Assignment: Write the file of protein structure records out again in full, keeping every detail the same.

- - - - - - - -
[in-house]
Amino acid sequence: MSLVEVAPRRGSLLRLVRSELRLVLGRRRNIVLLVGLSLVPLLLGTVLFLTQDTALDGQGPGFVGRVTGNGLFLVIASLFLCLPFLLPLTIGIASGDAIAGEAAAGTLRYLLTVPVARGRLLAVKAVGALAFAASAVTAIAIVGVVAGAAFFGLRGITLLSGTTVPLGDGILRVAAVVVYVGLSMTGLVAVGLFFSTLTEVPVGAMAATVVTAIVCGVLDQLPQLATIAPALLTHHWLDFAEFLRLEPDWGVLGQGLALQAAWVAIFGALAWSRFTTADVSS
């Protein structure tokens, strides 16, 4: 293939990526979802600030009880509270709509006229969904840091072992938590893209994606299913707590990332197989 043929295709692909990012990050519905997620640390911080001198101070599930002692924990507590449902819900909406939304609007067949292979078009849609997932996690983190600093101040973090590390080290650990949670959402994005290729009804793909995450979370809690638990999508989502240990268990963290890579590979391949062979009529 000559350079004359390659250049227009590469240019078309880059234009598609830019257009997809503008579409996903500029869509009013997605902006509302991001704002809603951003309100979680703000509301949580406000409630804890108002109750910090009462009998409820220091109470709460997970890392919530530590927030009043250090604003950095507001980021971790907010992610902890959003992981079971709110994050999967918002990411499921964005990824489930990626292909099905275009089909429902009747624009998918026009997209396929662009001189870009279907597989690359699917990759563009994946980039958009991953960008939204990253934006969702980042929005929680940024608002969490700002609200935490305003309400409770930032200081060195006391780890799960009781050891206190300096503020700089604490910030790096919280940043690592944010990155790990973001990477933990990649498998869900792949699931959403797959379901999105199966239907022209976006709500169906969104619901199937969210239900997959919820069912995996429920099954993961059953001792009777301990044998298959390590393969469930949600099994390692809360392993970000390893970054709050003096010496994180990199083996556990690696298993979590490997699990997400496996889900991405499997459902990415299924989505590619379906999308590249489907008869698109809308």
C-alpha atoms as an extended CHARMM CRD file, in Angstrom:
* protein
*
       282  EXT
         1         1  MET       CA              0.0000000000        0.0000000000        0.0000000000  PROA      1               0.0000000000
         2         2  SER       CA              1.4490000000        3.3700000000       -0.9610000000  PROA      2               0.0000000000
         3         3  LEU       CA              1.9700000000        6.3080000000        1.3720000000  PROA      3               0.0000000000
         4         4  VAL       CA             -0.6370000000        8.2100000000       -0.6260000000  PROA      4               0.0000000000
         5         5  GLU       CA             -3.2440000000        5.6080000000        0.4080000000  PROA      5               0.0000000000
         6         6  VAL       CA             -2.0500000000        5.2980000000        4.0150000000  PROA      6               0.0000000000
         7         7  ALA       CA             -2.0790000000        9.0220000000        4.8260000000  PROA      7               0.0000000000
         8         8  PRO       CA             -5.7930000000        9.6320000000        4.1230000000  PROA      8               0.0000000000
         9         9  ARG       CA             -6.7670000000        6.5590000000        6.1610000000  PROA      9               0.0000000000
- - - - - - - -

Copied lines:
[in-house]
Amino acid sequence: MSLVEVAPRRGSLLRLVRSELRLVLGRRRNIVLLVGLSLVPLLLGTVLFLTQDTALDGQGPGFVGRVTGNGLFLVIASLFLCLPFLLPLTIGIASGDAIAGEAAAGTLRYLLTVPVARGRLLAVKAVGALAFAASAVTAIAIVGVVAGAAFFGLRGITLLSGTTVPLGDGILRVAAVVVYVGLSMTGLVAVGLFFSTLTEVPVGAMAATVVTAIVCGVLDQLPQLATIAPALLTHHWLDFAEFLRLEPDWGVLGQGLALQAAWVAIFGALAWSRFTTADVSS
């Protein structure tokens, strides 16, 4: 293939990526979802600030009880509270709509006229969904840091072992938590893209994606299913707590990332197989 043929295709692909990012990050519905997620640390911080001198101070599930002692924990507590449902819900909406939304609007067949292979078009849609997932996690983190600093101040973090590390080290650990949670959402994005290729009804793909995450979370809690638990999508989502240990268990963290890579590979391949062979009529 000559350079004359390659250049227009590469240019078309880059234009598609830019257009997809503008579409996903500029869509009013997605902006509302991001704002809603951003309100979680703000509301949580406000409630804890108002109750910090009462009998409820220091109470709460997970890392919530530590927030009043250090604003950095507001980021971790907010992610902890959003992981079971709110994050999967918002990411499921964005990824489930990626292909099905275009089909429902009747624009998918026009997209396929662009001189870009279907597989690359699917990759563009994946980039958009991953960008939204990253934006969702980042929005929680940024608002969490700002609200935490305003309400409770930032200081060195006391780890799960009781050891206190300096503020700089604490910030790096919280940043690592944010990155790990973001990477933990990649498998869900792949699931959403797959379901999105199966239907022209976006709500169906969104619901199937969210239900997959919820069912995996429920099954993961059953001792009777301990044998298959390590393969469930949600099994390692809360392993970000390893970054709050003096010496994180990199083996556990690696298993979590490997699990997400496996889900991405499997459902990415299924989505590619379906999308590249489907008869698109809308």
C-alpha atoms as an extended CHARMM CRD file, in Angstrom:
* protein
*
       282  EXT
         1         1  MET       CA              0.0000000000        0.0000000000        0.0000000000  PROA      1               0.0000000000
         2         2  SER       CA              1.4490000000        3.3700000000       -0.9610000000  PROA      2               0.0000000000
         3         3  LEU       CA              1.9700000000        6.3080000000        1.3720000000  PROA      3               0.0000000000
         4         4  VAL       CA             -0.6370000000        8.2100000000       -0.6260000000  PROA      4               0.0000000000
         5         5  GLU       CA             -3.2440000000        5.6080000000        0.4080000000  PROA      5               0.0000000000
         6         6  VAL       CA             -2.0500000000        5.2980000000        4.0150000000  PROA      6               0.0000000000
         7         7  ALA       CA             -2.0790000000        9.0220000000        4.8260000000  PROA      7               0.0000000000
         8         8  PRO       CA             -5.7930000000        9.6320000000        4.1230000000  PROA      8               0.0000000000
         9         9  ARG       CA             -6.7670000000        6.5590000000        6.1610000000  PROA      9               0.0000000000